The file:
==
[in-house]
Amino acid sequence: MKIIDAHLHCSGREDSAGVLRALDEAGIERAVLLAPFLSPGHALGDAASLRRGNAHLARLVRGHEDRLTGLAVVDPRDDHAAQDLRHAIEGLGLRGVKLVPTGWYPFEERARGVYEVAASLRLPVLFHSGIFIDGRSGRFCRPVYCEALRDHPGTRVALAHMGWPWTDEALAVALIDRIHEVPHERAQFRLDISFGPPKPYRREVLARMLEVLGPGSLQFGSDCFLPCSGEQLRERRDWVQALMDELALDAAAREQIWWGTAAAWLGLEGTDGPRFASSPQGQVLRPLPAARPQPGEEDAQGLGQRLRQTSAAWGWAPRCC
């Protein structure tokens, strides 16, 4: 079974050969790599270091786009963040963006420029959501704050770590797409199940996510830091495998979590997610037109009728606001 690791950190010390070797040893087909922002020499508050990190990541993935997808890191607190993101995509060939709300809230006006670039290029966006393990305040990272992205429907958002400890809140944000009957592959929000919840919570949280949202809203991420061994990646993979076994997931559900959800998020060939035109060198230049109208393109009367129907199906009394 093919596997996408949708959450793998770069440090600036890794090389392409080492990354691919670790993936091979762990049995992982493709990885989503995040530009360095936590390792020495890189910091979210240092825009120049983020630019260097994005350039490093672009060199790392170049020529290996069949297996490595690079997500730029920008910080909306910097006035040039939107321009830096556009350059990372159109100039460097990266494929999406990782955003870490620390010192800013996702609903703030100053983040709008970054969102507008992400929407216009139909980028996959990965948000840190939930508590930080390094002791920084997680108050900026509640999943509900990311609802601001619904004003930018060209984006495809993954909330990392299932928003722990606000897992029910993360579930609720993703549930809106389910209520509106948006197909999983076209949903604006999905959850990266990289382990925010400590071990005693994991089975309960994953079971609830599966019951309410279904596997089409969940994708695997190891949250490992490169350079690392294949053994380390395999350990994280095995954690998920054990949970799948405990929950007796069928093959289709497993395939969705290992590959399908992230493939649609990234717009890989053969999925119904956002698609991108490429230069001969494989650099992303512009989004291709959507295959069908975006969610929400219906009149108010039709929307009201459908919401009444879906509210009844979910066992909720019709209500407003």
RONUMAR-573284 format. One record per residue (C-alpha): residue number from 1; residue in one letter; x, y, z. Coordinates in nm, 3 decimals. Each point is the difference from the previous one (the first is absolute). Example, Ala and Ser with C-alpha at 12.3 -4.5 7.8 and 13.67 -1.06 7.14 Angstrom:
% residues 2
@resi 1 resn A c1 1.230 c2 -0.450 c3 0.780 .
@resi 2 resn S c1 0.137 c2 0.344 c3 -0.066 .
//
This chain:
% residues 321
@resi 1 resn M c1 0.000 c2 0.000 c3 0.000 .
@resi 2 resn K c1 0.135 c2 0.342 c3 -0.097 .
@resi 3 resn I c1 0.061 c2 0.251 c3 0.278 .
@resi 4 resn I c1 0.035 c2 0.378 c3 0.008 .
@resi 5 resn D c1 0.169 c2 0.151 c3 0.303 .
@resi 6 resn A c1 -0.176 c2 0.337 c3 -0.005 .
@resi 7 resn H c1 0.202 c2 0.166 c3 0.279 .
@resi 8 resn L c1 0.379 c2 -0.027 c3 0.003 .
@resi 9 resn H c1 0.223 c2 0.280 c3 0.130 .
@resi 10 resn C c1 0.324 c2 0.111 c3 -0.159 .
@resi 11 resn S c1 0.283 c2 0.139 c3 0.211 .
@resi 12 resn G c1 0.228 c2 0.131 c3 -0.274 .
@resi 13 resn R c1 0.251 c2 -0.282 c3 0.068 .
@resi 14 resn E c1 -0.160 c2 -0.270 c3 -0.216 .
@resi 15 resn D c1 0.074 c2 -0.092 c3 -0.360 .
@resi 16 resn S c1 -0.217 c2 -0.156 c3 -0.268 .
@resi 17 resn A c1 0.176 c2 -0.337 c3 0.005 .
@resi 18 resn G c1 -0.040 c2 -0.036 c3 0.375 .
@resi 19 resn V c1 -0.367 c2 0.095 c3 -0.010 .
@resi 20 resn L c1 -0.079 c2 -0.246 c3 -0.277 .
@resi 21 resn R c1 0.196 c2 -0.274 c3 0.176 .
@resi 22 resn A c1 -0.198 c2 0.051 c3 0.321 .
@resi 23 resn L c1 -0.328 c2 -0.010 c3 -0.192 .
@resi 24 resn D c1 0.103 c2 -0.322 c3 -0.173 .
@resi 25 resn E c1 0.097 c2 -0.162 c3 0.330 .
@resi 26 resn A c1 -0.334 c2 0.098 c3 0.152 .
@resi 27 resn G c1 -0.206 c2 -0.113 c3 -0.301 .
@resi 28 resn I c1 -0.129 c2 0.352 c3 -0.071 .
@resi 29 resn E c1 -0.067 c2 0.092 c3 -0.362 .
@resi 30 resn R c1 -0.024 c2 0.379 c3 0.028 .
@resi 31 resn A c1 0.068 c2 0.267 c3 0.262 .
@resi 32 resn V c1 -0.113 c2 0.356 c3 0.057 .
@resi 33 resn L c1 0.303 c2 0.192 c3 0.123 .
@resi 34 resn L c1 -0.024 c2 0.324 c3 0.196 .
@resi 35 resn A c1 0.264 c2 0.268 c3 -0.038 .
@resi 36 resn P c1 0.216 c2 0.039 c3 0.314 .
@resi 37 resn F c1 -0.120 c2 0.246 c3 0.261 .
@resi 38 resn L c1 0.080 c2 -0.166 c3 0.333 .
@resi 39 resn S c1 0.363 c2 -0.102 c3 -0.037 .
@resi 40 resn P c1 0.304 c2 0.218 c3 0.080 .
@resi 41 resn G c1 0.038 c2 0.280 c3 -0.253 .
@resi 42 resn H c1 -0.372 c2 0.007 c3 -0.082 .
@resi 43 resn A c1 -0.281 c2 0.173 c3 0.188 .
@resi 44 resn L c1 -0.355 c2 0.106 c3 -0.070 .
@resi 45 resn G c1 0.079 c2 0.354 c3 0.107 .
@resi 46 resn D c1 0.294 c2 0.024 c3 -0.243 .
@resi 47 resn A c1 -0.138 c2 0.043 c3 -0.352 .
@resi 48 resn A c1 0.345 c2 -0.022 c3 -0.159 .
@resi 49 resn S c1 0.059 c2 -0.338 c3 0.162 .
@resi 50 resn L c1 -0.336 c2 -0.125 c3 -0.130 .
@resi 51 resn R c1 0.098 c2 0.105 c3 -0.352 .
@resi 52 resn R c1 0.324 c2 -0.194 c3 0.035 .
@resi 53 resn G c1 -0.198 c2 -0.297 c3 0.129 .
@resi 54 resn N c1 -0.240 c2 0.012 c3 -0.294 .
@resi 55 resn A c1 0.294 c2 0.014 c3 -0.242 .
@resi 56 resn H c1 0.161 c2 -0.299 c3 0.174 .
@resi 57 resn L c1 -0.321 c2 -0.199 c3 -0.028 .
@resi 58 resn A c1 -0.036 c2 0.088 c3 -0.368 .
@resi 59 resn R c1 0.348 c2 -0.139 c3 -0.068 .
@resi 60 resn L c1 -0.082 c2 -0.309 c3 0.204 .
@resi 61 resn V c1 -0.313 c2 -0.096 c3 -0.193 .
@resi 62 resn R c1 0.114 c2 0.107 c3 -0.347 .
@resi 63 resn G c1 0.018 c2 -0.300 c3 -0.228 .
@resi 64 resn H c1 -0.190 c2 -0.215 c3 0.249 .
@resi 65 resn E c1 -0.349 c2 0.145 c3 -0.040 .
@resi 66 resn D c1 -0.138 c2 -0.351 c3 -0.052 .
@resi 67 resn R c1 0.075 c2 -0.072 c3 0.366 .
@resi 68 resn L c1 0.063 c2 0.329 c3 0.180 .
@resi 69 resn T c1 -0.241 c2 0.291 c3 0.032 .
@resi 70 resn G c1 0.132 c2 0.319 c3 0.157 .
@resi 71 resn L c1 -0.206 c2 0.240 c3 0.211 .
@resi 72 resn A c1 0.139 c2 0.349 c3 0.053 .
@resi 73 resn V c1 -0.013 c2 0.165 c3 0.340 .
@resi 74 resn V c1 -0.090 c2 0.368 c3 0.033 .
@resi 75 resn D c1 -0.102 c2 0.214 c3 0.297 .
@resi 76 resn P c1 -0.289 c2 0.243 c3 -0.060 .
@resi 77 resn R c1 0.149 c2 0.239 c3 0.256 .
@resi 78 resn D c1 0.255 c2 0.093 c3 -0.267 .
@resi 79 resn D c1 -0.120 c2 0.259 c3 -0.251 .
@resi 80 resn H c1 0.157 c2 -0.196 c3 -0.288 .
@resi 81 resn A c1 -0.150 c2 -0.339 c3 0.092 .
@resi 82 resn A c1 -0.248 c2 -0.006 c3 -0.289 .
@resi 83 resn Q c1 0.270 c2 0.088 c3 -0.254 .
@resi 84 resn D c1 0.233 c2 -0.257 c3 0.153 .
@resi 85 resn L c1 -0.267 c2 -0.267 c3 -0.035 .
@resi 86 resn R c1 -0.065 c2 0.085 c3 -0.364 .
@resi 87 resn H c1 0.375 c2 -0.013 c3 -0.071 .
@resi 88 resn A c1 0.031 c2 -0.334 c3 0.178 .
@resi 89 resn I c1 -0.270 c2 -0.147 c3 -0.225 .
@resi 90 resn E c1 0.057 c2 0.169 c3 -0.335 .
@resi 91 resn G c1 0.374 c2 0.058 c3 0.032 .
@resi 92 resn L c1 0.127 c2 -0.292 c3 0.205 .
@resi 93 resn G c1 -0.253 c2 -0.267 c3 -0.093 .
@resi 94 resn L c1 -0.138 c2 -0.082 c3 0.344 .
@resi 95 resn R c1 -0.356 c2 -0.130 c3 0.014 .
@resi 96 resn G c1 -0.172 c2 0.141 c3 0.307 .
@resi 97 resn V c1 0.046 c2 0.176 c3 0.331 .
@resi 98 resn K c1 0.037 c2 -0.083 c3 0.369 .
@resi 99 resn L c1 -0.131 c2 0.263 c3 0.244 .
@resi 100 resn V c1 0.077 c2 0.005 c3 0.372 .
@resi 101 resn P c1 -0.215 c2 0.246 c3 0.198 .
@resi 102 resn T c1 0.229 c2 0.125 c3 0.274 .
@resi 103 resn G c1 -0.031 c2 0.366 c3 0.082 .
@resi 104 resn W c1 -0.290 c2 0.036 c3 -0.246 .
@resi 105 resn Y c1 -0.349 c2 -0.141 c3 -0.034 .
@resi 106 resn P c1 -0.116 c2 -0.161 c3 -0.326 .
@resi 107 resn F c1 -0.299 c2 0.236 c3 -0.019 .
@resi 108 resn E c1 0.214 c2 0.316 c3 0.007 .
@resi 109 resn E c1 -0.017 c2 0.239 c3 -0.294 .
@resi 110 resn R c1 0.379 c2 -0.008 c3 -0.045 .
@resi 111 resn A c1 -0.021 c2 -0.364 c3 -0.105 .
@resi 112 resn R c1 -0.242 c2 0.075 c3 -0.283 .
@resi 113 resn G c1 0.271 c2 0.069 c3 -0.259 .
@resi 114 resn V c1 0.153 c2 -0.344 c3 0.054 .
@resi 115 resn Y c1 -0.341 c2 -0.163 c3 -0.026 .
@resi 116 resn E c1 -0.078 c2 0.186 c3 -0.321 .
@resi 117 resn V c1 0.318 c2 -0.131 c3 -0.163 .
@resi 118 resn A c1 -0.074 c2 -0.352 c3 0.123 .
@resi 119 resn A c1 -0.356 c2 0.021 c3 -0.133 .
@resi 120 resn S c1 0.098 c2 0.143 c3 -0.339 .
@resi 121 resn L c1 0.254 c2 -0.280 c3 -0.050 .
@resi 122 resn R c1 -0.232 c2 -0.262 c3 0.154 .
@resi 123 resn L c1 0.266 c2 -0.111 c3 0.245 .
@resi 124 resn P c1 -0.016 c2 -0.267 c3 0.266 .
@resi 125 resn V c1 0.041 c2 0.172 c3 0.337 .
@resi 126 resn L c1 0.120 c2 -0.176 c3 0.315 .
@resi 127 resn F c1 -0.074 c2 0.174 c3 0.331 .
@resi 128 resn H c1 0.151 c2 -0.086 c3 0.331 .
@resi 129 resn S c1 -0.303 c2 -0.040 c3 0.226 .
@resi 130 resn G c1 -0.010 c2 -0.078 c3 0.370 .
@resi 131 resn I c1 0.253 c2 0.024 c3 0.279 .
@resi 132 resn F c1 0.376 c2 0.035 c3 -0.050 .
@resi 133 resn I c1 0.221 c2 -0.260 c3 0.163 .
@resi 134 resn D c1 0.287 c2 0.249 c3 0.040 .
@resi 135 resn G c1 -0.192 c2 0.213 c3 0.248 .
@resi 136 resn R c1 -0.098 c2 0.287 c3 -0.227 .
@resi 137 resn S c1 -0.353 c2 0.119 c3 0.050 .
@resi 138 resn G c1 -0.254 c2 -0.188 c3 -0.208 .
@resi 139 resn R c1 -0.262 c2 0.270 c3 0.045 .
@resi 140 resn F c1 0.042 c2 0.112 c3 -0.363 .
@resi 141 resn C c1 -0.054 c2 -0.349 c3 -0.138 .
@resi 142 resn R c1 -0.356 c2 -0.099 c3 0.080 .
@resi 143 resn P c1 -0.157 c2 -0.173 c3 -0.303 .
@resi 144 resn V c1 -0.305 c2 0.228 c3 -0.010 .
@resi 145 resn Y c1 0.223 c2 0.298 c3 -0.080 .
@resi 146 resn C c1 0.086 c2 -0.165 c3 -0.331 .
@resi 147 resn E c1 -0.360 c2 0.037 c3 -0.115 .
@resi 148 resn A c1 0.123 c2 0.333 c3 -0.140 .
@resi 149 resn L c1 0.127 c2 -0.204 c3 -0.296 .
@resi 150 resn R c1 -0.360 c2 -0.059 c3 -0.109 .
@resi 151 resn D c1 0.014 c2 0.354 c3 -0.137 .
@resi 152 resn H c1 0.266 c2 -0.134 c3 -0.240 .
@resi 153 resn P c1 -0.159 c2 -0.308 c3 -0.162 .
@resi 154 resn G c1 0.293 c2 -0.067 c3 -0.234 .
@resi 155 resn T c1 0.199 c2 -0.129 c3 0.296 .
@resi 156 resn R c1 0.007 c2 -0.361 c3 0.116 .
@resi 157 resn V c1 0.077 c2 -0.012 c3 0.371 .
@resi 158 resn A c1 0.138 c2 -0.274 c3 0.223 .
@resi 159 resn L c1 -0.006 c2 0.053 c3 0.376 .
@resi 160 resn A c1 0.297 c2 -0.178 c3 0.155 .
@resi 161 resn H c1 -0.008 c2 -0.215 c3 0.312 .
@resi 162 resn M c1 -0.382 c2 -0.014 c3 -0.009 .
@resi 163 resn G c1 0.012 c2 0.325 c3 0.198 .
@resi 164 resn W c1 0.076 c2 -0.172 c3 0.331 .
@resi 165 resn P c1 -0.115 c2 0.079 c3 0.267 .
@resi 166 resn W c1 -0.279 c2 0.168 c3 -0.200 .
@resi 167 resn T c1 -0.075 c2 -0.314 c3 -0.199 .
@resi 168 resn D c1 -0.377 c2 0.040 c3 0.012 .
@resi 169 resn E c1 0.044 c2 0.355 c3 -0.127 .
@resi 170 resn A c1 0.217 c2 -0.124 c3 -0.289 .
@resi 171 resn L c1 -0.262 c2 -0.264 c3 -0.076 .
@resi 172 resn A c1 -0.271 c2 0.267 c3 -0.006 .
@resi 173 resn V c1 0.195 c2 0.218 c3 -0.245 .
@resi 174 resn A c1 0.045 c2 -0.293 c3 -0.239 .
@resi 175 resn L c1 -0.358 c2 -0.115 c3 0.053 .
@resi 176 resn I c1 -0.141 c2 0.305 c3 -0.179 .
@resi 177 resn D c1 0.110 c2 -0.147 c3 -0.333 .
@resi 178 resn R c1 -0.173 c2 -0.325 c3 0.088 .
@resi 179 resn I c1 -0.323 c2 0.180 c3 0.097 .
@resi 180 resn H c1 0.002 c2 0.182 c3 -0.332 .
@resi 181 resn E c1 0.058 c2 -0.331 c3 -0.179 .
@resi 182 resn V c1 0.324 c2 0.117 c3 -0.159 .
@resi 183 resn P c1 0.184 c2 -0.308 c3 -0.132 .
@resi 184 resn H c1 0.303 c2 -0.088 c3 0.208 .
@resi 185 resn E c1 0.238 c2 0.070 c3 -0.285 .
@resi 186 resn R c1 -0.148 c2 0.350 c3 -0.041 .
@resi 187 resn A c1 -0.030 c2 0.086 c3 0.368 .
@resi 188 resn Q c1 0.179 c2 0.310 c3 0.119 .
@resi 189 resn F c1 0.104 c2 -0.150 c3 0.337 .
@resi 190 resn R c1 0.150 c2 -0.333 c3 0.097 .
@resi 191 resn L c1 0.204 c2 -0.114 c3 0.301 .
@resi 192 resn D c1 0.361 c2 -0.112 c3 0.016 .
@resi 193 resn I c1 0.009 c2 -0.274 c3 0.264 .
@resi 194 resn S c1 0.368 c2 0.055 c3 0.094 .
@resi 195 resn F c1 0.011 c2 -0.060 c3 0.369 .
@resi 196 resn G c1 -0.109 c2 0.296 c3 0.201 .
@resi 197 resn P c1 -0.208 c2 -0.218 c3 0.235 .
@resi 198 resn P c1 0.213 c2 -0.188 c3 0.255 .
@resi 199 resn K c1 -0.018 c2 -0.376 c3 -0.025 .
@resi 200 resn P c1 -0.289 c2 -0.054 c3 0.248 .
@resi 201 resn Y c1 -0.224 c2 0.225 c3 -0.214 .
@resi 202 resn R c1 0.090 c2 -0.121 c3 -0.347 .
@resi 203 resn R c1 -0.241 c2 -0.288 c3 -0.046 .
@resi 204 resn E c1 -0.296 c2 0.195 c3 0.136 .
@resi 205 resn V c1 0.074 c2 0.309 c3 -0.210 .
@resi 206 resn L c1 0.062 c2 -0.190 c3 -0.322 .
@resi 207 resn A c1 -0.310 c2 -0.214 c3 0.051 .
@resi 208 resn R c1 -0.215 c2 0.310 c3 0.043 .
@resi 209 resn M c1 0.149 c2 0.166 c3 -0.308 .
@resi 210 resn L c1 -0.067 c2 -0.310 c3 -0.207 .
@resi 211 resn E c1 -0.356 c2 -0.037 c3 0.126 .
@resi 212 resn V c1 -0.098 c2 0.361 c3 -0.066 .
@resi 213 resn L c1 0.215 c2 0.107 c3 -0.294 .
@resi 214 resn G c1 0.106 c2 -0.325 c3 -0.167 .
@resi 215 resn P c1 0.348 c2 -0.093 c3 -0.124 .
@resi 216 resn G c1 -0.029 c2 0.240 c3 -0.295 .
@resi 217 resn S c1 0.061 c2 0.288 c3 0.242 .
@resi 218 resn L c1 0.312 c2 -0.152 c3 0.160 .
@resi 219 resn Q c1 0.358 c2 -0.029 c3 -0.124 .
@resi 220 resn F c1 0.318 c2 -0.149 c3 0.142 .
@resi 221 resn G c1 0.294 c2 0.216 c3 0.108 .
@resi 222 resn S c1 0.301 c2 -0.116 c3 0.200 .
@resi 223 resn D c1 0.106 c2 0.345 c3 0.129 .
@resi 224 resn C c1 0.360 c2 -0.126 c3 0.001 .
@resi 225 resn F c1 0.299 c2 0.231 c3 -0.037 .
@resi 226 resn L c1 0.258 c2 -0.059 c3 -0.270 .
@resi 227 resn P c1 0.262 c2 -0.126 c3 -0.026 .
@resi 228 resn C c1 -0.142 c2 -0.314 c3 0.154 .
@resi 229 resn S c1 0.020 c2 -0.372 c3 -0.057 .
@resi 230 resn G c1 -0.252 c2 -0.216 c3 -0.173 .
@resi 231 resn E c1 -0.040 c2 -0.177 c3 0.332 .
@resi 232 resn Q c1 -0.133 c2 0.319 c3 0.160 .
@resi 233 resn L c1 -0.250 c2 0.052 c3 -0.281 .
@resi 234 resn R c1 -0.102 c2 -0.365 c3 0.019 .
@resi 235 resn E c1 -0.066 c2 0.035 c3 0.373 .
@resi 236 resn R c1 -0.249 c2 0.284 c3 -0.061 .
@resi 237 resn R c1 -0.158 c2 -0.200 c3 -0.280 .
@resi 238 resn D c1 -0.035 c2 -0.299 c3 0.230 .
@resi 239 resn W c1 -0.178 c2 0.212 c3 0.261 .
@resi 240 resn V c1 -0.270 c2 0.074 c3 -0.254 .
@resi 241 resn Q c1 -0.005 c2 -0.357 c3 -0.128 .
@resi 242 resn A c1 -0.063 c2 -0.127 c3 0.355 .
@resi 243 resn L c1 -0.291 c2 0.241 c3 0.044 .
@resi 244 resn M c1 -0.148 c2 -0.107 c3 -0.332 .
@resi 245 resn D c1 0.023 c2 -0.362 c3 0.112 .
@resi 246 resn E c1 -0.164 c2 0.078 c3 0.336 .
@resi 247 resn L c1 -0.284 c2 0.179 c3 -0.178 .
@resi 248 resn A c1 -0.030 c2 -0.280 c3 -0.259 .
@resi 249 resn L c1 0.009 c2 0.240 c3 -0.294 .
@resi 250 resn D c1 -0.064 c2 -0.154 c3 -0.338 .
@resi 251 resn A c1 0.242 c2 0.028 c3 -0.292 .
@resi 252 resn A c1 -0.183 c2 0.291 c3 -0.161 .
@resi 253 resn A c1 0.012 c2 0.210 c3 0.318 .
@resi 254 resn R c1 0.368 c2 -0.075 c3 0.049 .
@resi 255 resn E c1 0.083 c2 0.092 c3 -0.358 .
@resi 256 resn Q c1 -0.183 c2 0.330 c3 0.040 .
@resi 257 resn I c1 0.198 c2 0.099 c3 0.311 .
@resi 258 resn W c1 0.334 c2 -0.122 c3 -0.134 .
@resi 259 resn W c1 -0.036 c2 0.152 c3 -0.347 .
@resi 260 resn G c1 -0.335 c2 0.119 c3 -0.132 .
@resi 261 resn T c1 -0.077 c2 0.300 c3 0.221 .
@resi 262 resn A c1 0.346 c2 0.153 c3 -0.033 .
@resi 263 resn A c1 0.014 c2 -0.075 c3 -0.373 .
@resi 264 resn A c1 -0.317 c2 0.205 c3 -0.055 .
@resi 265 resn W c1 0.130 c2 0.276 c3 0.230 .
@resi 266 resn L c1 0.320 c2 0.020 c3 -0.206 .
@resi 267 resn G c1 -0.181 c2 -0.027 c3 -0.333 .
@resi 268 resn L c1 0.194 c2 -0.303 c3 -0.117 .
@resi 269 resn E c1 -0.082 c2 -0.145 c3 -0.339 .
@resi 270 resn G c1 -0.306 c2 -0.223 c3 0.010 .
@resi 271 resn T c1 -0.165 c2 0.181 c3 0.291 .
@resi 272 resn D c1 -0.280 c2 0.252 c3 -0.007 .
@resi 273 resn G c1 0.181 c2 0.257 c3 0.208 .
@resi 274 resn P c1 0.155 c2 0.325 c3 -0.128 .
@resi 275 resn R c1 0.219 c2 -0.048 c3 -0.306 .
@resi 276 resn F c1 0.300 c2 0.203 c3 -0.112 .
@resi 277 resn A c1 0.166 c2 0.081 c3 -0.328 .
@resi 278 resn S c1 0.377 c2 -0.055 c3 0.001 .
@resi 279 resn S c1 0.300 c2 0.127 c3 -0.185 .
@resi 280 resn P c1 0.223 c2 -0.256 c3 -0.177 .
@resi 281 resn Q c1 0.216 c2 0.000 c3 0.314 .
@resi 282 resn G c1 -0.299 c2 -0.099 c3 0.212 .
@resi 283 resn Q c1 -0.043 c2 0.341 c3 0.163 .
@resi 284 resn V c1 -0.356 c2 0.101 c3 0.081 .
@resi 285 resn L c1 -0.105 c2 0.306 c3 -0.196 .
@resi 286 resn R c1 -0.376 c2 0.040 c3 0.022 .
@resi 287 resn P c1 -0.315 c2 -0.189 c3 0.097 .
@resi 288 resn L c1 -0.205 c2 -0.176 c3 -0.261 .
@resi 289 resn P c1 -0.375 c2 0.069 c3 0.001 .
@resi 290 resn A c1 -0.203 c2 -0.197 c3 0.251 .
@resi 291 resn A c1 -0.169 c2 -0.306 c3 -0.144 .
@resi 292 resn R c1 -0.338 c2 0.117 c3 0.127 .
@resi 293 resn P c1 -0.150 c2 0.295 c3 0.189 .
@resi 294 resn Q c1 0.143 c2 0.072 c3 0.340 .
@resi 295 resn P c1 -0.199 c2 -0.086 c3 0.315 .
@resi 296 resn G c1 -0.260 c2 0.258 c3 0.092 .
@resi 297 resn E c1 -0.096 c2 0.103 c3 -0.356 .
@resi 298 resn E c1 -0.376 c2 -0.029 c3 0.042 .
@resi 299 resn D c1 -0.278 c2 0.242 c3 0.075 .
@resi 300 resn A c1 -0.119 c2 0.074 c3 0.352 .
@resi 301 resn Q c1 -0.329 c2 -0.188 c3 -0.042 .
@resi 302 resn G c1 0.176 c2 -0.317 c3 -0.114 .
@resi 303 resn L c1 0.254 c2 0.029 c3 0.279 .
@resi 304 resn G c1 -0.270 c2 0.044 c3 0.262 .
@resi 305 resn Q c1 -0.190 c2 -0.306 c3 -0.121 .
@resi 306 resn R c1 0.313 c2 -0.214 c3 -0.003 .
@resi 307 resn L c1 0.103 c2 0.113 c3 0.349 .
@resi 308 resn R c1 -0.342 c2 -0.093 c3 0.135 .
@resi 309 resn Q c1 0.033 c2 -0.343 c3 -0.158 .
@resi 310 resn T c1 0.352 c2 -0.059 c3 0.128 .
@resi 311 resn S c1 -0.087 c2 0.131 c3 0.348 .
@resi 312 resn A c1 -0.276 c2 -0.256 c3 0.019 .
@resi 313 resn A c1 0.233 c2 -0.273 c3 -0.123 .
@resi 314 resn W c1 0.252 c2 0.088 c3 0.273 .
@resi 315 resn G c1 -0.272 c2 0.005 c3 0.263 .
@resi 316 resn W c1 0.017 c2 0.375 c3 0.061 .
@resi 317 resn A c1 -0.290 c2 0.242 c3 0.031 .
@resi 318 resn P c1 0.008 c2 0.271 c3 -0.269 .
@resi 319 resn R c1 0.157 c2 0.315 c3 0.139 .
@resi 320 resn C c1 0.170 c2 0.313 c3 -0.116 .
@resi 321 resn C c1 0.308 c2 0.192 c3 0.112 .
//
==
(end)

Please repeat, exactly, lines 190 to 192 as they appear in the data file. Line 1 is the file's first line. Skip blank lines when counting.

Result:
@resi 180 resn H c1 0.002 c2 0.182 c3 -0.332 .
@resi 181 resn E c1 0.058 c2 -0.331 c3 -0.179 .
@resi 182 resn V c1 0.324 c2 0.117 c3 -0.159 .